Plaintiffs contend that because they presented evidence that supervisors witnessed relevant misconduct, the District Court erred in granting defendants' motion for judgment as a matter of law on their supervisory liability claims. To be liable in this situation, a supervisor must have been involved personally, meaning through personal direction or actual knowledge and acquiescence, in the wrongs alleged. See Rode v. Dellarciprete, 845 F.2d 1195, 1207 (3d Cir.1988). Here, the only record citation that plaintiffs offer in support of their argument that supervisors witnessed misconduct is Mr. McKenna's testimony that Sergeant Josey was in the vicinity of the arrest at some point after Timothy was handcuffed (i.e., after Timothy's arrest). This is not a legally sufficient evidentiary basis for a reasonable jury to find in favor of the plaintiffs and does not provide us with a reason to reverse the Court's grant of judgment as a matter of law on this issue.
3. Exclusion of Police Directives on Use of Force
Plaintiffs allege that the District Court erred when it excluded evidence of Philadelphia Police Department directives on the appropriate use of force. The Court ruled that even if the directives were relevant, they were subject to exclusion under Rule 403 of the Federal Rules of Evidence, which permits the exclusion of relevant evidence “if its probative value is substantially outweighed by the danger of unfair prejudice, confusion of the issues, or misleading the jury, or by considerations of undue delay, waste of time, or needless presentation of cumulative evidence.” A trial court is afforded substantial discretion when striking a Rule 403 balance with respect to proffered evidence, see United States v. Eufrasio, 935 F.2d 553, 572 (3d Cir.1991), and “a trial judge's decision to admit or exclude evidence under Fed.R.Evid. 403 may not be reversed unless it is arbitrary and irrational,” Bhaya v. Westinghouse Elec. Corp., 922 F.2d 184, 187 (3d Cir.1990) (internal quotation marks omitted). Here, the Court concluded that the directives had the potential to lead the jury to equate local policy violations with constitutional violations, and that this risk of confusing the issues substantially outweighed the directives' probative value. We do not find that in making this determination the Court abused its discretion. Moreover, plaintiffs could have offered evidence of police practice standards in other ways; for example, plaintiffs had the opportunity to-and did-cross-examine police witnesses about proper police conduct.
4. Malicious Prosecution Claim
Timothy argues that the District Court improperly granted judgment as a matter of law in favor of defendants on Officer Jericho's Fourth Amendment malicious prosecution claim. To prevail on a malicious prosecution claim under section 1983, a plaintiff must show that: (1) the defendants initiated a criminal proceeding; (2) the criminal proceeding ended in the plaintiff's favor; (3) the proceeding was initiated without probable cause; (4) the defendants acted maliciously or for a purpose other than bringing the plaintiff to justice; and (5) the plaintiff suffered deprivation of liberty consistent with the concept of seizure as a consequence of a legal proceeding. Estate of Smith v. Marasco, 318 F.3d 497, 521 (3d Cir.2003).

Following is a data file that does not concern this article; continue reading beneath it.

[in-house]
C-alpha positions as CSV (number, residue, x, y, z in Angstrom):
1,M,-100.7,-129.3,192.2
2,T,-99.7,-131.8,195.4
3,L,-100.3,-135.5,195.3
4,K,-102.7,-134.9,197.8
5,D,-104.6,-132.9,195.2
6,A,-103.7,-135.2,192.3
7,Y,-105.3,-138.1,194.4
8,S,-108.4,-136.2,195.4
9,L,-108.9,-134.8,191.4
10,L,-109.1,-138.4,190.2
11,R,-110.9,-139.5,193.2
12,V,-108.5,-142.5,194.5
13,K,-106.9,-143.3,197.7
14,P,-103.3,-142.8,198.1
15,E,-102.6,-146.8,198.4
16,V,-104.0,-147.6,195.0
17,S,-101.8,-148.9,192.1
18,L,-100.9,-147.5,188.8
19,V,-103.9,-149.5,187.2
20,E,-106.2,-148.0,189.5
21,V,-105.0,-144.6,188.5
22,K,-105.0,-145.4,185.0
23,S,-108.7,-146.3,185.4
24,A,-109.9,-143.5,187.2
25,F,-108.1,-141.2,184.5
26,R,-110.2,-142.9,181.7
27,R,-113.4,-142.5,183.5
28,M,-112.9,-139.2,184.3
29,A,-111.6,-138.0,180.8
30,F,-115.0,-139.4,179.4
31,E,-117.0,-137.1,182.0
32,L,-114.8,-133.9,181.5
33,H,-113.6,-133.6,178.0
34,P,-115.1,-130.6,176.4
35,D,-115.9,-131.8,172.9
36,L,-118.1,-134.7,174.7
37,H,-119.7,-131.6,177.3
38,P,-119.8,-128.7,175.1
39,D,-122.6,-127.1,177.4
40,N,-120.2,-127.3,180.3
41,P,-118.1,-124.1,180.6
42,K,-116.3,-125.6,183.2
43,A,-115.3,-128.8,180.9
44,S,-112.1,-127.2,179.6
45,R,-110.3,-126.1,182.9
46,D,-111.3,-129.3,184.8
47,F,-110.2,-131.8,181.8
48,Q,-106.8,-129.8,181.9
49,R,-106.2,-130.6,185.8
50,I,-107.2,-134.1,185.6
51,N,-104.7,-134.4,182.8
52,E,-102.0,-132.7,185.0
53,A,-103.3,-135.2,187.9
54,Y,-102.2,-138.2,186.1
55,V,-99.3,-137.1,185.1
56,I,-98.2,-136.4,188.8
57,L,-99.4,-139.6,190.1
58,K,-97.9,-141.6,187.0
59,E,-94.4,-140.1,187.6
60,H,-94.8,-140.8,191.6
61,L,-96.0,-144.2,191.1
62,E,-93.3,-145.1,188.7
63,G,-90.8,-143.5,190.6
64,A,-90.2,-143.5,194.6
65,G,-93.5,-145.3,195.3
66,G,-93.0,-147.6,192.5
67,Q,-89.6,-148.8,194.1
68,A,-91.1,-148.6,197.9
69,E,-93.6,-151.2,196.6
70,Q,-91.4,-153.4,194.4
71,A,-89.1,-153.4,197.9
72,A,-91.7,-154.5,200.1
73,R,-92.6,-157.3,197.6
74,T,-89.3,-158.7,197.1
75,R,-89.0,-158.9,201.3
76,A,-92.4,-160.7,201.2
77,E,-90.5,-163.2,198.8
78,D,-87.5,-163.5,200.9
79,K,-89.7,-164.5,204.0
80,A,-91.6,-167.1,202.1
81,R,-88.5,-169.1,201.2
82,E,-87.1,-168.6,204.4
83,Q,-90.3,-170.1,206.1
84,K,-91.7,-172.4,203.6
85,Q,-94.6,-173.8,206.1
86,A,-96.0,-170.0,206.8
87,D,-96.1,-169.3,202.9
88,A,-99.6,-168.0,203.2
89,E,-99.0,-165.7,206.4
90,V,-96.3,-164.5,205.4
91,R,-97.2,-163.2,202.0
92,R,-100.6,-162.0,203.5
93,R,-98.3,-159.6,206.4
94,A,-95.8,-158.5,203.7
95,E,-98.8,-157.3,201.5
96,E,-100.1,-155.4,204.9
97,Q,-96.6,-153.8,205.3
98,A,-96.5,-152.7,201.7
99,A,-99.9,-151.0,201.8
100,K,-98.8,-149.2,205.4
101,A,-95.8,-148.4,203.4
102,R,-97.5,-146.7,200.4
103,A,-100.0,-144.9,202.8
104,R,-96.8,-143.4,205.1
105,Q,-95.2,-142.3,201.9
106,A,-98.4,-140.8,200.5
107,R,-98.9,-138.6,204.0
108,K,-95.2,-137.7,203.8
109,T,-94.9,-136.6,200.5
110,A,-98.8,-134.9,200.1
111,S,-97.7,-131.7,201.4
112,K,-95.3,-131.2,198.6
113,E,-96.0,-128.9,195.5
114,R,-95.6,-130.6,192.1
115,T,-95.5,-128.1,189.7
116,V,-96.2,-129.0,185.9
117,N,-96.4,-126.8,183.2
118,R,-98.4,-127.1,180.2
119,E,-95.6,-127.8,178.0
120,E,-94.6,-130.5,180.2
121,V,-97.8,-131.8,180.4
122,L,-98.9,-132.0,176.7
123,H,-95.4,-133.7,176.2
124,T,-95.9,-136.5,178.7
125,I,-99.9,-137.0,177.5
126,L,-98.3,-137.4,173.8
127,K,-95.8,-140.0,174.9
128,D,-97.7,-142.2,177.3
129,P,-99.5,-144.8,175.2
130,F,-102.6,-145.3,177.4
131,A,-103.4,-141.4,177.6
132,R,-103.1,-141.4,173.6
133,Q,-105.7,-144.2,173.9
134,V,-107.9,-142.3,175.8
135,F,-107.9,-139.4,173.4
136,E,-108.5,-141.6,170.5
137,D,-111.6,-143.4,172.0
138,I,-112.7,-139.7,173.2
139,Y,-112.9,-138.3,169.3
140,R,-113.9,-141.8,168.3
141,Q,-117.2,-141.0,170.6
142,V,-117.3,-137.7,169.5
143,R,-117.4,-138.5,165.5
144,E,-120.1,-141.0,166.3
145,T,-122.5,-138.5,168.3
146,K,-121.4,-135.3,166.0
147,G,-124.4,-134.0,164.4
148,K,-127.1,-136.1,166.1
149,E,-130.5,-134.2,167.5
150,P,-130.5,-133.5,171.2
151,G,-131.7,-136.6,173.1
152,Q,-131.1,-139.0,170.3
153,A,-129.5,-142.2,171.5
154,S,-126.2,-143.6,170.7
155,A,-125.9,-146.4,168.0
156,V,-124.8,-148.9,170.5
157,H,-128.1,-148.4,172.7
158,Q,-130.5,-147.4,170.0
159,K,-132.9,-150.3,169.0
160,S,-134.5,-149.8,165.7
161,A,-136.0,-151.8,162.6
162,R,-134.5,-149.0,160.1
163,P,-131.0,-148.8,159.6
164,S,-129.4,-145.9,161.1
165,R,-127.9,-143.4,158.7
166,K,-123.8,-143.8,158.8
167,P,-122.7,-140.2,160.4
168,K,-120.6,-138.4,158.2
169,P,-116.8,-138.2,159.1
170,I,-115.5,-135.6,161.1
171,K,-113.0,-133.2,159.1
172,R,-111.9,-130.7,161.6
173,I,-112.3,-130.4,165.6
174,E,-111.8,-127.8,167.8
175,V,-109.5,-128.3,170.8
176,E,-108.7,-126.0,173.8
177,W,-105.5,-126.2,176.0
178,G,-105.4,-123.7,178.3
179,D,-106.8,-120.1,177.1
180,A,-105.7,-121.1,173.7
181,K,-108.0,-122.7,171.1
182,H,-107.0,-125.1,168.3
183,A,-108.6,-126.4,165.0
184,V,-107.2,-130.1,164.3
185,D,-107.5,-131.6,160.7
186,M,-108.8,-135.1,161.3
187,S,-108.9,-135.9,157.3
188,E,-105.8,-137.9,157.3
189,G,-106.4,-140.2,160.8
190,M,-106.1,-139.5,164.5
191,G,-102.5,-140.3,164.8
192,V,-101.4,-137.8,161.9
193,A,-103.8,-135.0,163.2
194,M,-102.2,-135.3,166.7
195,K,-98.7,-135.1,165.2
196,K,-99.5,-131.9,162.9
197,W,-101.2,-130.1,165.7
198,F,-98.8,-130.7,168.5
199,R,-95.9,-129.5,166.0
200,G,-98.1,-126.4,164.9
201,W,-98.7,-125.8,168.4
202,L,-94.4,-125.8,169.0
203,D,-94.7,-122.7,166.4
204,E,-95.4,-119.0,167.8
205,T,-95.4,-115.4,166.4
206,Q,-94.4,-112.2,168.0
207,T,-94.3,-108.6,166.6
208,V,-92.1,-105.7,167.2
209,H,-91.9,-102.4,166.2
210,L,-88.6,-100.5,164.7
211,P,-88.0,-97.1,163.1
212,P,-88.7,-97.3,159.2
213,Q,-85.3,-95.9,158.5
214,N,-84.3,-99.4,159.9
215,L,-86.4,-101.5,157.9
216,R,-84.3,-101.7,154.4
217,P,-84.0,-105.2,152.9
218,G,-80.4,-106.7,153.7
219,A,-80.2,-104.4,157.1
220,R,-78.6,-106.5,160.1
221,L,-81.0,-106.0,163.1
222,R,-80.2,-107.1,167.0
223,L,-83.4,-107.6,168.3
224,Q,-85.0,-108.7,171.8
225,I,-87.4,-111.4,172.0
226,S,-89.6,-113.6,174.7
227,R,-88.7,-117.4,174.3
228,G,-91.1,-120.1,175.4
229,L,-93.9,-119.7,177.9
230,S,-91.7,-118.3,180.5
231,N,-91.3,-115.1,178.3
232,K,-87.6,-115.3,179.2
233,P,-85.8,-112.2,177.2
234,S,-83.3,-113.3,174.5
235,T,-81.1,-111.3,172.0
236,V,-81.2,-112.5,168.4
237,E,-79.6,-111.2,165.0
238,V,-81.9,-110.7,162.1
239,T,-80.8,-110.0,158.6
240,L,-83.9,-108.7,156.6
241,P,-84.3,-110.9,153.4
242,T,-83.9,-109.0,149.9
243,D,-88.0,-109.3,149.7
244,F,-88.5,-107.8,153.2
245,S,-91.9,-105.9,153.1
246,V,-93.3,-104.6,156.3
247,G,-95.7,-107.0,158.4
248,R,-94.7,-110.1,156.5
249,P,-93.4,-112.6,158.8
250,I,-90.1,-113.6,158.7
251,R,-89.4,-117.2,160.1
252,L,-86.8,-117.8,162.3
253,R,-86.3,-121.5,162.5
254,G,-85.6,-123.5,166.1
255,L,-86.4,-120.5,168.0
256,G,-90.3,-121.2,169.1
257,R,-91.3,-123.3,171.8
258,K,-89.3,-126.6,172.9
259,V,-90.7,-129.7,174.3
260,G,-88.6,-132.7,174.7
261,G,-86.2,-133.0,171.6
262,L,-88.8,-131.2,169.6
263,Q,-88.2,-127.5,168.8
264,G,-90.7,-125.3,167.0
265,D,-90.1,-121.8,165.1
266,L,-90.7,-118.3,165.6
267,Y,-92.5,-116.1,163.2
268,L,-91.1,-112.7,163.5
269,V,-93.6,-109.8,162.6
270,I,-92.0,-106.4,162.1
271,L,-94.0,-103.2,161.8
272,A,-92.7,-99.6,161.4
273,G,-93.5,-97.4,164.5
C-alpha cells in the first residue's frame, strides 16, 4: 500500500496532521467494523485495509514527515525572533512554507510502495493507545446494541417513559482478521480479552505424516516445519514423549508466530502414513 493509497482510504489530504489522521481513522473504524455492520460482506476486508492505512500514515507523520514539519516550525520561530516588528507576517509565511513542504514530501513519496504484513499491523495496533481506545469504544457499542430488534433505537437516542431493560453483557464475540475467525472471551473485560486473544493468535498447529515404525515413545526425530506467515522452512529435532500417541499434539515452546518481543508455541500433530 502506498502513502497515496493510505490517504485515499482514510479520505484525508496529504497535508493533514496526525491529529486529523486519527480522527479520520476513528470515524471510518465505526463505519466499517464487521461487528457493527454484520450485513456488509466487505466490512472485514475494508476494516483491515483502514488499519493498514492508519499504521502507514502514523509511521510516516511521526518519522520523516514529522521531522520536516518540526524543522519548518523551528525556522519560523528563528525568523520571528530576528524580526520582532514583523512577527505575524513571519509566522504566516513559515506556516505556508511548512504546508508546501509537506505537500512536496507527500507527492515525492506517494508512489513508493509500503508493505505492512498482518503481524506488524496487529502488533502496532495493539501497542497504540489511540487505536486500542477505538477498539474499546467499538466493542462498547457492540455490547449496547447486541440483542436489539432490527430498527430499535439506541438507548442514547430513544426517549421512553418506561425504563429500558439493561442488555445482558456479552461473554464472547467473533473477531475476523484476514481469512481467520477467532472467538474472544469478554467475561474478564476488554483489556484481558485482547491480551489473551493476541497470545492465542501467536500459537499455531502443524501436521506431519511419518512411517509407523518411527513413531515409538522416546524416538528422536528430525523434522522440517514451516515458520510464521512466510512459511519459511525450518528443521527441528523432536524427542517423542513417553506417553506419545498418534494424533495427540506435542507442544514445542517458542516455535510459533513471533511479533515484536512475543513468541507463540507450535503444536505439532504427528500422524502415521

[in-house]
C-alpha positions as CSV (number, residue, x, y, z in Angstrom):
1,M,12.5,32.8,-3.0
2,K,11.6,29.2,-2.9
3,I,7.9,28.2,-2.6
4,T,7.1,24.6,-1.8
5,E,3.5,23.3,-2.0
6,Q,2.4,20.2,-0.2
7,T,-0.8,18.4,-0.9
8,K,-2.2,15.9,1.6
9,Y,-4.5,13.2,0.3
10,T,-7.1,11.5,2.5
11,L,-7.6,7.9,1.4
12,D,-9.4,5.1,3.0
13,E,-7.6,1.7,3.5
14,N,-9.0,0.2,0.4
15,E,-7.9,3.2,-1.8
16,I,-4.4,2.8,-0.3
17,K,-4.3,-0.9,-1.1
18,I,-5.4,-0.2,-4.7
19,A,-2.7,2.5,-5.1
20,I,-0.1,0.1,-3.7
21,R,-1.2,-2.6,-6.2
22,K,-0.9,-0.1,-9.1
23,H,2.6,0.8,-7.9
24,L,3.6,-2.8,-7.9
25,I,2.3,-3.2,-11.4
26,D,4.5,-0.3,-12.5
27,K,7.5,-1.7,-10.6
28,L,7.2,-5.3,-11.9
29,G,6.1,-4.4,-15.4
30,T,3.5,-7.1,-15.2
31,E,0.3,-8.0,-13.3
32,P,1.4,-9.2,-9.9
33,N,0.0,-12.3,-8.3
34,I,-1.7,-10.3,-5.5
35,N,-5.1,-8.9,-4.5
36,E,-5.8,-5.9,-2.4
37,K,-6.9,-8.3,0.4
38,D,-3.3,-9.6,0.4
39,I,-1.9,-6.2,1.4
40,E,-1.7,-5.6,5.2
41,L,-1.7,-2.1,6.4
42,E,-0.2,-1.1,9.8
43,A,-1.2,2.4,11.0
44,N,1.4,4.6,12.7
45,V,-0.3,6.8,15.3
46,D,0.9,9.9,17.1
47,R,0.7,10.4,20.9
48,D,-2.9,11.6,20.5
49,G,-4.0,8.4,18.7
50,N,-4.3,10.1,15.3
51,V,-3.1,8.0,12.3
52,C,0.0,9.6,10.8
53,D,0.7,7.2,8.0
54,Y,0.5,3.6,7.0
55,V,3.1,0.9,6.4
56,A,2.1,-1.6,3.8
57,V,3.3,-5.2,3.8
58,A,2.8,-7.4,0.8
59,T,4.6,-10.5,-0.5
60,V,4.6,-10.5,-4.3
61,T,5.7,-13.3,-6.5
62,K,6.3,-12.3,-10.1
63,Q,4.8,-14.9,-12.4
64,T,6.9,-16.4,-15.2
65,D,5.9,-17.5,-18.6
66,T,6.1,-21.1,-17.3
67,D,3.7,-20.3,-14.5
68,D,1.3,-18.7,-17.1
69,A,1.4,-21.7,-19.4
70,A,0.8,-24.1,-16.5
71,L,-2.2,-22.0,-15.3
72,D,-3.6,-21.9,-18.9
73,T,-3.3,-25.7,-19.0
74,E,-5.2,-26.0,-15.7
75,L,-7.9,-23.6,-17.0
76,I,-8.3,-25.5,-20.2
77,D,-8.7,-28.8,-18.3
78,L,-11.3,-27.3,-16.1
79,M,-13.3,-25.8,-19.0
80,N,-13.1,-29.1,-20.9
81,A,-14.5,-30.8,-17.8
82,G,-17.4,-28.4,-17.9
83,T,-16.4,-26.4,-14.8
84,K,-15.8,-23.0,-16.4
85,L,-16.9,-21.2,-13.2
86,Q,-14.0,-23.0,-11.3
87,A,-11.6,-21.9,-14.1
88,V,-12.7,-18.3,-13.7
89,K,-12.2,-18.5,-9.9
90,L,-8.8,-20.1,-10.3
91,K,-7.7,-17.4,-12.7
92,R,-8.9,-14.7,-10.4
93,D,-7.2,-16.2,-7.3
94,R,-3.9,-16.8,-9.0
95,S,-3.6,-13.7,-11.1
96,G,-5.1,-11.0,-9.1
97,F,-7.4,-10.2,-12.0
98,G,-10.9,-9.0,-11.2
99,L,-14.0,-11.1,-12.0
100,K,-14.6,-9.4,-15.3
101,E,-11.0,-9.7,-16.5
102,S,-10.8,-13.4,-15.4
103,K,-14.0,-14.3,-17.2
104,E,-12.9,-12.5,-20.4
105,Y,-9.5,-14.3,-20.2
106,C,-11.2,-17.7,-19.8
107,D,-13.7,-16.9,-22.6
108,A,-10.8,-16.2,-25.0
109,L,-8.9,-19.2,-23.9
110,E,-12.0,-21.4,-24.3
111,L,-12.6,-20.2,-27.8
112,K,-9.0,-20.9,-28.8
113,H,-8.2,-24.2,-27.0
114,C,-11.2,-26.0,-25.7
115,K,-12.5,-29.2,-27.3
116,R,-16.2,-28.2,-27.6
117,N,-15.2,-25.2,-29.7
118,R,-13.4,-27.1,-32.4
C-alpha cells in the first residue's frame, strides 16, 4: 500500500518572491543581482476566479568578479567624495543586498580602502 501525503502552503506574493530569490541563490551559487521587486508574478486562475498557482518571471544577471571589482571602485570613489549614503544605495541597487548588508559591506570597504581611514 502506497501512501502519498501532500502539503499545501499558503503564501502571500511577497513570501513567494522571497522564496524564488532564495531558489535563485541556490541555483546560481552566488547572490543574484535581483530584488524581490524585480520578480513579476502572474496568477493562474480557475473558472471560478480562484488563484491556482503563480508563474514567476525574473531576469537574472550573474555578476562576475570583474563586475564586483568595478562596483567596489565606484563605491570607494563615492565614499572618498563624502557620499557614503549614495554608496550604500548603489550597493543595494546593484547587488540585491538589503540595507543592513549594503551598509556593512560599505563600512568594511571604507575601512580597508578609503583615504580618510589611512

Timothy contends that the Court made two errors in its disposition of the malicious prosecution claim, but neither contention has merit. First, Timothy argues that the Court erred in basing its dismissal of the claim on insufficient evidence of malice, where defendants' arguments were based on Timothy's failure to establish a deprivation of liberty. However, nothing in Fed.R.Civ.P. 50(a)(2) precludes a court from granting or denying judgment as a matter of law on a basis modified from that which a movant has advanced. Second, although Timothy contends that the Court erred in finding that there was insufficient evidence of malice to support a malicious prosecution claim, he supports this contention only with the vague assertions, without citation, that “the record was replete with sufficient evidence for malice to be found,” appellants' br. at 43, and that because the Court charged the jury on punitive damages, “there must have been sufficient evidence of malice in the record,” id. at 44. Unfortunately for him, he does not direct our attention to the place in the trial transcript of almost 1,000 pages where the evidence to which he refers is located, and we are not aware of any such evidence. Accordingly, faced with wholly unsupported allegations of error, we will affirm the Court's decision on this issue.
5. First Amendment Claims